I have a lot of brides who consider themselves untraditional, and I love it! It certainly makes my job more interesting, and finding ways to accommodate to their every whim is part of the excitement. However, here’s a list of traditions can toss, and what’s important to keep around!
You CAN ditch…
Spending ~$100 on printing programs that will inevitably be left in the seat or on the floor of a venue does not seem worth it. If you still want your guests to know more about your bridal party, or if your ceremony is a bit unusual, you can make a chalkboard or wooden sign at the end of your aisle and save some of that hard-earned money!
2. “Picking a side” at the ceremony
With ushers becoming less and less of a necessity, guests can easily come into a ceremony and seat themselves in the first available seat. This is also a great way to even out a wedding that might have more guests coming from one side.
3. Not seeing the groom until the ceremony
For a lot of brides–seeing their future husband and best friend before the ceremony is a great way to calm the nerves, and have an intimate moment before the next 5 hours are filled with hugs and kisses from everyone you’ve ever known. Plus, it’s a great way to get those portraits done so you don’t have to spend the cocktail hour taking photos!
4. Eating with your guests (aka NOT eating and spending your precious dinner time talking to your guests)
While it seems rude at first, having a private meal before your guests is a great way to keep hunger from ruining your mood. Sometimes it can be 5 or 6 hours before you can get a morsel of food into your body with all the makeup, hair, photos, nerves, and catching up with friends and family. Sneaking off right after the ceremony to have a bite of food and regroup is a great way to get your energy up for all of that mingling (and to fend off the dangers of drinking champagne on an empty stomach).
I would encourage you to save your money, as most of your guests will lose it or leave it behind. I spend more time throwing away favors at the end of the night than I do anything else. Take the $200-$500 it would’ve cost you and put more money into the dessert table. That’s something your guests will really appreciate!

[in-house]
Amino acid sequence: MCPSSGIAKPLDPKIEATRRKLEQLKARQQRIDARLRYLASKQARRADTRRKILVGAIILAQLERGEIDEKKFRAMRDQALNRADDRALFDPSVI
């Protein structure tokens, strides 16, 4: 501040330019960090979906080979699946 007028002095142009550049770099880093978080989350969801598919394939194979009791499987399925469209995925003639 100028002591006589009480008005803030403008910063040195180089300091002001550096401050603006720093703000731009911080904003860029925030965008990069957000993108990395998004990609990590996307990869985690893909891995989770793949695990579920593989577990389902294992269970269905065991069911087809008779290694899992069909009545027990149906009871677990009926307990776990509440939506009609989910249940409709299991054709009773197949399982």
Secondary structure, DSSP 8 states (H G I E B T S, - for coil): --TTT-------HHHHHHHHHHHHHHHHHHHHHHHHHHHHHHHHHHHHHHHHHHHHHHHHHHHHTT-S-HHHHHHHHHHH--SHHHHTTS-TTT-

What you should KEEP…
1. The exit
We’ve all been there–we’re having a great night out and suddenly the lights come up, the music turns off, and people begin ushering you out of a venue. That’s a jarring way to ask people to leave. With an exit, you get a fun way to say goodbye to the bride and groom and a happy ending for the evening.
2. Table numbers
This is #1 on my list of things I have to (sometimes force) my brides to do. Yes, it’s awkward and tedious to design, but this is something that is VERY important to keep around. Why? Have you ever been to a packed movie theatre with some friends, and getting there a little late, you see single seats scattered throughout the theatre but can’t manage to find any together? That is exactly what happens. (I have a memory of one wedding where couples were sitting by themselves on the stairs, eating, because they could not find two seats together.) By assigning a certain number of people to a table, you are doing that work for them–to ensure that couples can sit together, and every one has a seat.
I would keep it down to the people who really mean a lot to you and maybe 4-5 people max. (Open toasts can get awkward.) It’s a way for your family and friends to publicly share how special this moment is for them, on a day when often the people who care the most can fade into the background amidst all the hubbub. It’s also a great way for you to thank your guests for coming, since you may not get the chance to thank them all personally.
I would REALLY encourage you to have a DJ if you can afford it. I work a lot with spotify and iPods now… but a computer doesn’t really motivate and understand the crowd, feel a lag, and play something that will keep people on the dance floor. There’s often awkward silences between songs, hitches in the playlist, and drunk guests insisting that they man the station and play more Miley Cyrus. Additionally, DJs are in charge of making announcements, keeping things running smoothly, and encouraging guests not to leave before they take a picture in the photo booth, and they are probably one of the most affordable vendors.
5. Paper invitations
With everything moving online, it’s not surprising people would consider doing digital invitations to save on money. While it is economical, there is something really sentimental and beautiful about receiving a paper invitation hand mailed by the bride and groom. It’s the perfect way to invite someone to share your wedding day. Plus, there’s a lot of flexibility in printing invitations now with all the great DIY and independent designer websites, so it’s easy to find something that you can afford.